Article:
We don't get involved with costs here because there's too many variables. You didn't even list the engine size which is one of those variables. GM engines usually require more specialty tools and they are often specific to just one or two engines, so GM mechanics have a larger investment in tools and special equipment than everyone else. Also, GM doesn't design their cars for ease of repair like most other companies. Theirs are designed get to them off the assembly line as quickly as possible. For repairs later, that translates into longer labor times and higher expense for owners.
To make half an attempt at answering the question of cost, some head gasket jobs can cost as little as $500.00 if no machine work is required. At a minimum, the head(s) should be inspected at an engine machine shop to see if they're warped or cracked. Both of those are fairly common. Some cylinder heads can be resurfaced to make them flat so they will seal properly to the new gasket. Some head designs have to be heated in an oven and straightened. Those cost a lot more so your mechanic will typically order a replacement head. On a V-6 or V-8 engine the cost of the entire job can exceed $2000.00. If your engine has overhead camshafts, all professionals will insist on replacing the timing belt too since by itself that is also an expensive job. When doing the head gaskets, the additional cost of a new belt is very low. At the mileage you listed, it's time for a new timing belt as preventive maintenance.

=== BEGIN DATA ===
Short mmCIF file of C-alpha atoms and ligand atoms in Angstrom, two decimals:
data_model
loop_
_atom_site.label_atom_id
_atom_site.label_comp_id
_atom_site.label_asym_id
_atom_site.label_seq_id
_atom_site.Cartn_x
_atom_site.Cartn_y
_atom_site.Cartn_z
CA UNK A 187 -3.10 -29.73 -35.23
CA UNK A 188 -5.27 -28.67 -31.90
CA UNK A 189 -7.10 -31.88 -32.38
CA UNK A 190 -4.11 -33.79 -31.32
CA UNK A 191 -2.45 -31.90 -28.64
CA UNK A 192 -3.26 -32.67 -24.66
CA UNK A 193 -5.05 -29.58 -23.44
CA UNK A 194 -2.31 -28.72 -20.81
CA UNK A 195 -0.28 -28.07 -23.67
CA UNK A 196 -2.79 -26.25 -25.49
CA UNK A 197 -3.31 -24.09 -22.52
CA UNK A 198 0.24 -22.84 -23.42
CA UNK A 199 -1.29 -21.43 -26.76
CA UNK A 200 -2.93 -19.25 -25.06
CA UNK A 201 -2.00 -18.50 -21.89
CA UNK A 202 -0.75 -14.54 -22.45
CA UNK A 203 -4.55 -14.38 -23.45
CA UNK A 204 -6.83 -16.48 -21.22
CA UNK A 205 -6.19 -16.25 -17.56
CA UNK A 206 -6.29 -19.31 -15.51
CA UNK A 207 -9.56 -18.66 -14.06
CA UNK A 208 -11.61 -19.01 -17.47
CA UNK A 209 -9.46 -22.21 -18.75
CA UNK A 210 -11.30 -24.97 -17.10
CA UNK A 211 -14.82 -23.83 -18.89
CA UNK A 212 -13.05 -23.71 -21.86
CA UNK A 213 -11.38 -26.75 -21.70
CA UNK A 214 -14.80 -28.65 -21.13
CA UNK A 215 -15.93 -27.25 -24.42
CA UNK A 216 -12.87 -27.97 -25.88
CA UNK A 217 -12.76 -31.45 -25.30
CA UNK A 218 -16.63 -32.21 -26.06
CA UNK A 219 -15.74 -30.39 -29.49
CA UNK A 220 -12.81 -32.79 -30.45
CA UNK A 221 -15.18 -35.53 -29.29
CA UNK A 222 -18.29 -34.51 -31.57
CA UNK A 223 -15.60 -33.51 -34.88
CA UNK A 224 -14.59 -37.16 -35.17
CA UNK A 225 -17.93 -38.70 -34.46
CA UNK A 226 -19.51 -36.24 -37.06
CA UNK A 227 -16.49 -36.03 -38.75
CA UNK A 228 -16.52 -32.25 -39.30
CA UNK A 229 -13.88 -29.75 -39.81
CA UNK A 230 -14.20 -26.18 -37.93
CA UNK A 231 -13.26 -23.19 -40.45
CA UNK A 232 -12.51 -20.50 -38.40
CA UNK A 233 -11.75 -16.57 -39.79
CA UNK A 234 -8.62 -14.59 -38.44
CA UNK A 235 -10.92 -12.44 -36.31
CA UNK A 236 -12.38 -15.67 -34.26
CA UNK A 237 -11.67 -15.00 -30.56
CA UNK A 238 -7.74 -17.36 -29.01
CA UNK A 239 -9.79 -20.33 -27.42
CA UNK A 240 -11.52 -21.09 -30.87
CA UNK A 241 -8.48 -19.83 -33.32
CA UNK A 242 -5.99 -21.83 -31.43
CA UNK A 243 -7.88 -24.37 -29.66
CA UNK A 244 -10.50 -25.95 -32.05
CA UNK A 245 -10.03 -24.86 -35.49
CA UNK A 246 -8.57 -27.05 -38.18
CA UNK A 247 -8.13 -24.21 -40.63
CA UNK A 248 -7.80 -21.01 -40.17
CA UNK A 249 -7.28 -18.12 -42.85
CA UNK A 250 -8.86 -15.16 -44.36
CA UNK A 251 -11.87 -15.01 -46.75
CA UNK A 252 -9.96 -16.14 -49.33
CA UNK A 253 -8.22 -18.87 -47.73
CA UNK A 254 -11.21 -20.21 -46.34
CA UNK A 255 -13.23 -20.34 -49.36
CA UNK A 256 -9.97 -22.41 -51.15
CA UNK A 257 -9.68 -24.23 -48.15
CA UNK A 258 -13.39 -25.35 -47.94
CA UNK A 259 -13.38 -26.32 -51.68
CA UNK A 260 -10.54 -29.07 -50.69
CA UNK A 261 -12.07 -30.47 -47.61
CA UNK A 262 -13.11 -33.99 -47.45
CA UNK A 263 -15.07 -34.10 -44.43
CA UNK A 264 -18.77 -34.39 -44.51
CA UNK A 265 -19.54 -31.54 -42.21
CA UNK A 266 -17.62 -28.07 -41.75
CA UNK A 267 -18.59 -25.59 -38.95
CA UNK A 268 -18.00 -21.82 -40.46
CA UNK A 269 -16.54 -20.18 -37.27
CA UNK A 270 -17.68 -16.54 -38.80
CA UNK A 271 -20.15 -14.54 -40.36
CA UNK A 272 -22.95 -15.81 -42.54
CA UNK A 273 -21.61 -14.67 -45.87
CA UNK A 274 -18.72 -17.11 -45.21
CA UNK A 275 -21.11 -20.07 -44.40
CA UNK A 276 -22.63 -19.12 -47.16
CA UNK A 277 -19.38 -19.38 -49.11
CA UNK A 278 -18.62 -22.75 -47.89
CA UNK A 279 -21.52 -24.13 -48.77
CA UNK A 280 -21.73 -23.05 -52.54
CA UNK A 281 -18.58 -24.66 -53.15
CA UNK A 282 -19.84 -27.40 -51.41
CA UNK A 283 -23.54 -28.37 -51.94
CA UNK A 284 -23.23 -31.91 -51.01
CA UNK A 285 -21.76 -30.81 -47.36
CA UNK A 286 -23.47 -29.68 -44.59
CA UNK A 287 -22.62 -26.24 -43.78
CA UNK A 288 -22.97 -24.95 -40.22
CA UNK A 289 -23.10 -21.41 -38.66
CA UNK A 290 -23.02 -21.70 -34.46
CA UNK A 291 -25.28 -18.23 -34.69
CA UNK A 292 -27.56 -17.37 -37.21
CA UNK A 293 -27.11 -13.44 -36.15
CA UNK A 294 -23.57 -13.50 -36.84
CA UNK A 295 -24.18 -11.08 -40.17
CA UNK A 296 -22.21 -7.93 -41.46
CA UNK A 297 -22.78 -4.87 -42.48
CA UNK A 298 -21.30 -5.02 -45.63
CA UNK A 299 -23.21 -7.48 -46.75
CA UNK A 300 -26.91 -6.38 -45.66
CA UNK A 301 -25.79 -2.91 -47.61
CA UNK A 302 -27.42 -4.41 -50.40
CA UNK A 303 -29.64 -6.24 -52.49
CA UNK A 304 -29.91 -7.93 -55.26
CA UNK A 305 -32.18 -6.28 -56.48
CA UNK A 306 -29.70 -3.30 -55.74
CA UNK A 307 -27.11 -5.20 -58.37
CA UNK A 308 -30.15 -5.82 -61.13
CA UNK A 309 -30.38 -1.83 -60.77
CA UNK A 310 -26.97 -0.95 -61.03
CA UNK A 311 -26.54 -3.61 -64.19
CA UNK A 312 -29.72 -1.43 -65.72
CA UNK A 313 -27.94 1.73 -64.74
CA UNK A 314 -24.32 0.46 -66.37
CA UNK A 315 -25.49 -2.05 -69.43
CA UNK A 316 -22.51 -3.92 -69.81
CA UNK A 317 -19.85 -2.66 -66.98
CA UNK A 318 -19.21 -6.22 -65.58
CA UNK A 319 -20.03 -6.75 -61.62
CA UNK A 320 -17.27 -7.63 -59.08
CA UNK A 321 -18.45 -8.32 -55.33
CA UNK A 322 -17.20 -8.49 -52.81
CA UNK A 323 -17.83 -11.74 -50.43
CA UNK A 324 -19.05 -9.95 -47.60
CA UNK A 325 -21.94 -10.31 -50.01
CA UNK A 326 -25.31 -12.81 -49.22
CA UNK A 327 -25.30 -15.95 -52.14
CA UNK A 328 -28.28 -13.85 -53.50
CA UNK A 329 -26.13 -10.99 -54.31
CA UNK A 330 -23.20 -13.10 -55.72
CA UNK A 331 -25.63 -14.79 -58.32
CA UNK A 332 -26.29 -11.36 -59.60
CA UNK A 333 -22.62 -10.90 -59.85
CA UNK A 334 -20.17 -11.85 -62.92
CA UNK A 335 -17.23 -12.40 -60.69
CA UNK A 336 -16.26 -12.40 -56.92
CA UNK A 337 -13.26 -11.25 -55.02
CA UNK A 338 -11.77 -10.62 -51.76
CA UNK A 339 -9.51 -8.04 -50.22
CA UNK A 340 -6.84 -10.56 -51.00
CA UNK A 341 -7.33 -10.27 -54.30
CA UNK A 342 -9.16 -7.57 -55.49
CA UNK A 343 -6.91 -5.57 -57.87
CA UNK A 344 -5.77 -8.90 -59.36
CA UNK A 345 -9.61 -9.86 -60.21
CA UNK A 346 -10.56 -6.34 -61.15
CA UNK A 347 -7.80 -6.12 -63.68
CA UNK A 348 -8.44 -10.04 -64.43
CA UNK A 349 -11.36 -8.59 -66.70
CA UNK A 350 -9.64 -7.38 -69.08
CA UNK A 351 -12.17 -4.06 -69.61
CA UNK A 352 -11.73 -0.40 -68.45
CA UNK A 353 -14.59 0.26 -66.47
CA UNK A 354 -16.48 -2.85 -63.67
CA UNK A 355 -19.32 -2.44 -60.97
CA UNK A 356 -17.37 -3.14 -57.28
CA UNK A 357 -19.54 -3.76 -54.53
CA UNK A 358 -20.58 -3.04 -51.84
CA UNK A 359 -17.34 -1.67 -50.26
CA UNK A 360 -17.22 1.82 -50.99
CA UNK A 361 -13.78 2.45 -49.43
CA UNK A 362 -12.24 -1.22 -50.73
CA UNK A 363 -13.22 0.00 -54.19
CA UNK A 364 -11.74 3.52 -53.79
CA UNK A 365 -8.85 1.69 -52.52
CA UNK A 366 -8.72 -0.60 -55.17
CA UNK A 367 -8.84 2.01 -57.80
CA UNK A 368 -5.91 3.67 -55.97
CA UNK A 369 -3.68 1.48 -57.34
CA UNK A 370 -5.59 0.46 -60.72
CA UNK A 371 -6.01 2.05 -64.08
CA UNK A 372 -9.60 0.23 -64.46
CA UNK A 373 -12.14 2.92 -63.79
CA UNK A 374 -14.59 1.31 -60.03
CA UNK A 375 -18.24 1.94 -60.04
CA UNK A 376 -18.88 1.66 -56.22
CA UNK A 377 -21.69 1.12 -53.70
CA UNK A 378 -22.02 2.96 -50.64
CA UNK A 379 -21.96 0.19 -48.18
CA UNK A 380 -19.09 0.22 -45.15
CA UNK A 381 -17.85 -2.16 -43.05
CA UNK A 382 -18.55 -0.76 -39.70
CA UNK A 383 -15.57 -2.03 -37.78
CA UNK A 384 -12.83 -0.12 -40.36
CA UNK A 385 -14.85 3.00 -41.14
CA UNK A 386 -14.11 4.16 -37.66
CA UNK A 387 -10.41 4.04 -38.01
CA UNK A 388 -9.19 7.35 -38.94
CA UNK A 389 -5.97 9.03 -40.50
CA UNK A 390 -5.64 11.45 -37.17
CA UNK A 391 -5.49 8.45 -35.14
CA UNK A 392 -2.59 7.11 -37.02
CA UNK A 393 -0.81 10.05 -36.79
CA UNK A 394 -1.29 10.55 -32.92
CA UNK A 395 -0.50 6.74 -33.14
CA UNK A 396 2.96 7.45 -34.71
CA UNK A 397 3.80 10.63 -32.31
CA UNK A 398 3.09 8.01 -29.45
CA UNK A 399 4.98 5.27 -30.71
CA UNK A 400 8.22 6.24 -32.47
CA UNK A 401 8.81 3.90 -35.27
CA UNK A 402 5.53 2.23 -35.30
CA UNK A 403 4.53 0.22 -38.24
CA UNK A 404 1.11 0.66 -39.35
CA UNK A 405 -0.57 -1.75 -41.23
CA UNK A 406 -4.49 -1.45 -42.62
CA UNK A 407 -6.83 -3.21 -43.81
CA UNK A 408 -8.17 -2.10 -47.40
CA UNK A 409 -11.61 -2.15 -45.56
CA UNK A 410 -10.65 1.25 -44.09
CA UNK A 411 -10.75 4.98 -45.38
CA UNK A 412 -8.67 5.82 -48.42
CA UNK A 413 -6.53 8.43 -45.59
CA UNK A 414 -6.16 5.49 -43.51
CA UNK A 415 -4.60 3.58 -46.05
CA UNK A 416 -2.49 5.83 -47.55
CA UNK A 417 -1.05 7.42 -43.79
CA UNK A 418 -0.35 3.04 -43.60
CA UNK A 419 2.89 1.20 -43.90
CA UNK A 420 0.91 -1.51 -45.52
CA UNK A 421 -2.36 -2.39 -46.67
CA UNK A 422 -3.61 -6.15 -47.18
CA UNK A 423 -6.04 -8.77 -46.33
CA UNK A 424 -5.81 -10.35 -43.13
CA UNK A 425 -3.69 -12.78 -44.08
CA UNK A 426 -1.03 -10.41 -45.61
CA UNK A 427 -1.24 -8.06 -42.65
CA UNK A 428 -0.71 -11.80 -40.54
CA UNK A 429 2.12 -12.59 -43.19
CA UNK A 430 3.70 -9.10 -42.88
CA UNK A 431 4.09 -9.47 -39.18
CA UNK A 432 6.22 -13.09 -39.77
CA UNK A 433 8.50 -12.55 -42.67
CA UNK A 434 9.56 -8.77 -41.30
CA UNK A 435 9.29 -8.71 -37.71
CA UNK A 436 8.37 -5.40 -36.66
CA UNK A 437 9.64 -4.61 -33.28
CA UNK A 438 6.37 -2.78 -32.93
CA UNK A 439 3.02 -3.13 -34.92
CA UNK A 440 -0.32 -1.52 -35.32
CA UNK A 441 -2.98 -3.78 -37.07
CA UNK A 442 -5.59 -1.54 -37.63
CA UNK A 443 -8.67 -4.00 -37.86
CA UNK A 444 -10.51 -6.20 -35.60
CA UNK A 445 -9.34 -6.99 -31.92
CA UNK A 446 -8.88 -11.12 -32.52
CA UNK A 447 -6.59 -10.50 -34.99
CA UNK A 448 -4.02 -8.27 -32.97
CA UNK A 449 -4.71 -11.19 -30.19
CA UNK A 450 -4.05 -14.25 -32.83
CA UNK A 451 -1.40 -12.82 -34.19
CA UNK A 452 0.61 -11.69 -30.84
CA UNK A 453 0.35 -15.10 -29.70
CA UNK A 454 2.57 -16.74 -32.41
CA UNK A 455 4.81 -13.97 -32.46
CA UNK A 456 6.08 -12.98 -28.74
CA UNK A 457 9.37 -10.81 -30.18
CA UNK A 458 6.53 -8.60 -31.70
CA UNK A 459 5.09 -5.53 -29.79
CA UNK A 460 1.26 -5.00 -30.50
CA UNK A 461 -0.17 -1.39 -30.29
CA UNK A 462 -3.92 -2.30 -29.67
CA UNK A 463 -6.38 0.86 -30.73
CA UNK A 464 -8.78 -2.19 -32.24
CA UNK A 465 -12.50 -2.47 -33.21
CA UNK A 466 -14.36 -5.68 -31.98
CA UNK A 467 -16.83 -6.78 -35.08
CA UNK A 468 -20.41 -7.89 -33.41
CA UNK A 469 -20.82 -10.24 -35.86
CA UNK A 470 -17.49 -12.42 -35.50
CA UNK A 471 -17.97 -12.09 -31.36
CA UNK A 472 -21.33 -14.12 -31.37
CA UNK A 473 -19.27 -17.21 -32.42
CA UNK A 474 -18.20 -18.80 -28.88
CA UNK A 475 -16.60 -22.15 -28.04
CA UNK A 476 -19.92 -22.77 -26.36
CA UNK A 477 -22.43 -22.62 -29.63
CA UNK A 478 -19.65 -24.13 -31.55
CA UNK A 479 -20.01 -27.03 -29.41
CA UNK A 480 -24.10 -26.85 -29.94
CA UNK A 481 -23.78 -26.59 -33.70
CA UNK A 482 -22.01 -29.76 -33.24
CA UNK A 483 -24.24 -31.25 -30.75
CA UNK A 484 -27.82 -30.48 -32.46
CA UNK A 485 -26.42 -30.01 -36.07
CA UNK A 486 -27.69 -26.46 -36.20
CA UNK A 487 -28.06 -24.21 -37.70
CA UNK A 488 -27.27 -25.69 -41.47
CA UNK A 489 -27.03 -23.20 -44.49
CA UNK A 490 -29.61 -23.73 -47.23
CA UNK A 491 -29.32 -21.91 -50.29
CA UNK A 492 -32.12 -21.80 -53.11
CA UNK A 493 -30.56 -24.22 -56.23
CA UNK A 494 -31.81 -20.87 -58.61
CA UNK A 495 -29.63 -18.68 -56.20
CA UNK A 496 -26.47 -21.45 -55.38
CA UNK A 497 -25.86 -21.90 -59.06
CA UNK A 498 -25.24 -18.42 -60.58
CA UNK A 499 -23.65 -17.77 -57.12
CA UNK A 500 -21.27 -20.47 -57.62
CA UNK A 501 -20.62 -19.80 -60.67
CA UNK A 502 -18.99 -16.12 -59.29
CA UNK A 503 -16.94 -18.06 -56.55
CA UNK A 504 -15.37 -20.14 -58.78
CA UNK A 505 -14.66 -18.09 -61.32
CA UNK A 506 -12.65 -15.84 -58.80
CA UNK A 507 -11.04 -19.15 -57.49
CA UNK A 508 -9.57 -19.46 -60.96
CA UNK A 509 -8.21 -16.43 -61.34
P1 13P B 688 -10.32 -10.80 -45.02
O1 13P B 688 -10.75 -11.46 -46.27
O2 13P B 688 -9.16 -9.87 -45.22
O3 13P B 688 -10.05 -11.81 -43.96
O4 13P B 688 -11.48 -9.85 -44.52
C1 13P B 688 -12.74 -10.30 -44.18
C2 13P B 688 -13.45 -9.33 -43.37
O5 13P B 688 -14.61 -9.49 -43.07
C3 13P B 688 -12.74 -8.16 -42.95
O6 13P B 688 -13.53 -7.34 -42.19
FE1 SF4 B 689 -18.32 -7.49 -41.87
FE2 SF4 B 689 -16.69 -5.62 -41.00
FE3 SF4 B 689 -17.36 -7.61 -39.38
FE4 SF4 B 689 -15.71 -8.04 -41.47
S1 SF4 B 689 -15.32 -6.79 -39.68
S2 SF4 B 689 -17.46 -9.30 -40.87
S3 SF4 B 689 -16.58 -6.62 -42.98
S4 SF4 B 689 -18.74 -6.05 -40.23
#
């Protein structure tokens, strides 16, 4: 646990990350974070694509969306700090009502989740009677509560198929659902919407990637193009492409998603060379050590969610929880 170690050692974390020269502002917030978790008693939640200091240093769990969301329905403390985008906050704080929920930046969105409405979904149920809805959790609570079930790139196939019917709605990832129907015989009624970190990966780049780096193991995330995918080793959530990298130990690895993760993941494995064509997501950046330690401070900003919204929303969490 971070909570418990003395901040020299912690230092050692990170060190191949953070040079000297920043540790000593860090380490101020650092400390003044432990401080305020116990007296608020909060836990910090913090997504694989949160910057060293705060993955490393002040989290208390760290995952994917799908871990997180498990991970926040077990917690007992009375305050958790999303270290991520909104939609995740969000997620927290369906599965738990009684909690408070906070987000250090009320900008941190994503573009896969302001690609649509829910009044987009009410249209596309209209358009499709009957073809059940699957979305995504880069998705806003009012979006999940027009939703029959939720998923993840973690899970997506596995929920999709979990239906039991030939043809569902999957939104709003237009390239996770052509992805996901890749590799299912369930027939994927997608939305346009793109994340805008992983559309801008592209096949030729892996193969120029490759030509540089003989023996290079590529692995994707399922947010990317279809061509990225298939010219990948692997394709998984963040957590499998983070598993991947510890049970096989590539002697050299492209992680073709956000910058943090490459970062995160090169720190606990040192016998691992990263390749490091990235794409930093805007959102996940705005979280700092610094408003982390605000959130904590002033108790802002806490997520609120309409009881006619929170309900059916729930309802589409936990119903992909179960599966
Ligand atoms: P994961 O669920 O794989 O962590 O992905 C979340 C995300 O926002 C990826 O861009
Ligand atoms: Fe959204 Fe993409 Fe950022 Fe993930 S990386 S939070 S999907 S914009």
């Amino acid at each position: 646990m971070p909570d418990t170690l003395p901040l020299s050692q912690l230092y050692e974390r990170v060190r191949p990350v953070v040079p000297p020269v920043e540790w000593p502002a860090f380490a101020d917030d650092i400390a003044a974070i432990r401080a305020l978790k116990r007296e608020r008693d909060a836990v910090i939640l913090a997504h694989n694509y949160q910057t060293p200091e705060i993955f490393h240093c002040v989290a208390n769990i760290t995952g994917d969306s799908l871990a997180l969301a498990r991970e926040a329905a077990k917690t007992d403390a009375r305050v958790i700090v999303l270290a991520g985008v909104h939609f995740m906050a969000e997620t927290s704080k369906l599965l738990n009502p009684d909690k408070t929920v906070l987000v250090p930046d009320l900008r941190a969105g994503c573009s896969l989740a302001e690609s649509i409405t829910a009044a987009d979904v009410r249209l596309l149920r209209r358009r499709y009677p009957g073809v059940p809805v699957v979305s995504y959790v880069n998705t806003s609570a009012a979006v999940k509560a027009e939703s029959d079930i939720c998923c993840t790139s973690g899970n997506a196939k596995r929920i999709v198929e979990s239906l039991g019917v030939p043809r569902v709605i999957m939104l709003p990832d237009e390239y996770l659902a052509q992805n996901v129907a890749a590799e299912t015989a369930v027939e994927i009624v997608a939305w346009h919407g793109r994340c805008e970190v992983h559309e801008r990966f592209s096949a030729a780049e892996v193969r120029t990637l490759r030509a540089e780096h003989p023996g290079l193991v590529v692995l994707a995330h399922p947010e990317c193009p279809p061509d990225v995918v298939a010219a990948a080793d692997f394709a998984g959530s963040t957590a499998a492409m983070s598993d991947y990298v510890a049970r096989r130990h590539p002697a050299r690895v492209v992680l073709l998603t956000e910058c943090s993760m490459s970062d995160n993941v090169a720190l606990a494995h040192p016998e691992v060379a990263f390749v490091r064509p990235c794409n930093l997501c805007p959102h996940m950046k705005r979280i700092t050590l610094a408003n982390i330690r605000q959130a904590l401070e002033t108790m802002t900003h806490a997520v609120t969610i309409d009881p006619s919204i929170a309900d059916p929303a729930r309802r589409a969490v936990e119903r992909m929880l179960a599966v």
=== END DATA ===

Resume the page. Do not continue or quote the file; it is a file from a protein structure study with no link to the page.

It's not common yet to have a leaking head gasket at the mileage or age you listed. What tests were done to determine a head gasket is leaking? What were the symptoms? As for the problem occurring again, about the only thing you can do is replace the coolant every two years. If you still have that red Dex-Cool antifreeze, (we call it "Dex-Mud"), replace it every two years as the manufacturer of it recommends, not every three years that GM says, and don't even consider it to be "lifetime" coolant as they advertised. They pulled that trick to make their cost of maintenance appear lower than their competitors. Over time it is normal for acids to build up in the coolant. Those acids corrode heater cores, radiators, and head gaskets. GM owners are all too familiar with repeat heater core and radiator failures. The corrosion inhibitor additives in the antifreeze wear out in about two years. That's when the problems begin to occur if the coolant isn't replaced.
There are a lot of precautions professionals take to insure the quality of the repair. Failure to take those precautions can lead to an earlier repeat head gasket failure, but even when they take more care than they did on the assembly line, there's always the chance of another leaking gasket. Some engine designs are prone to head gasket failures, others are not.
Wednesday, December 12th, 2012 AT 10:41 PM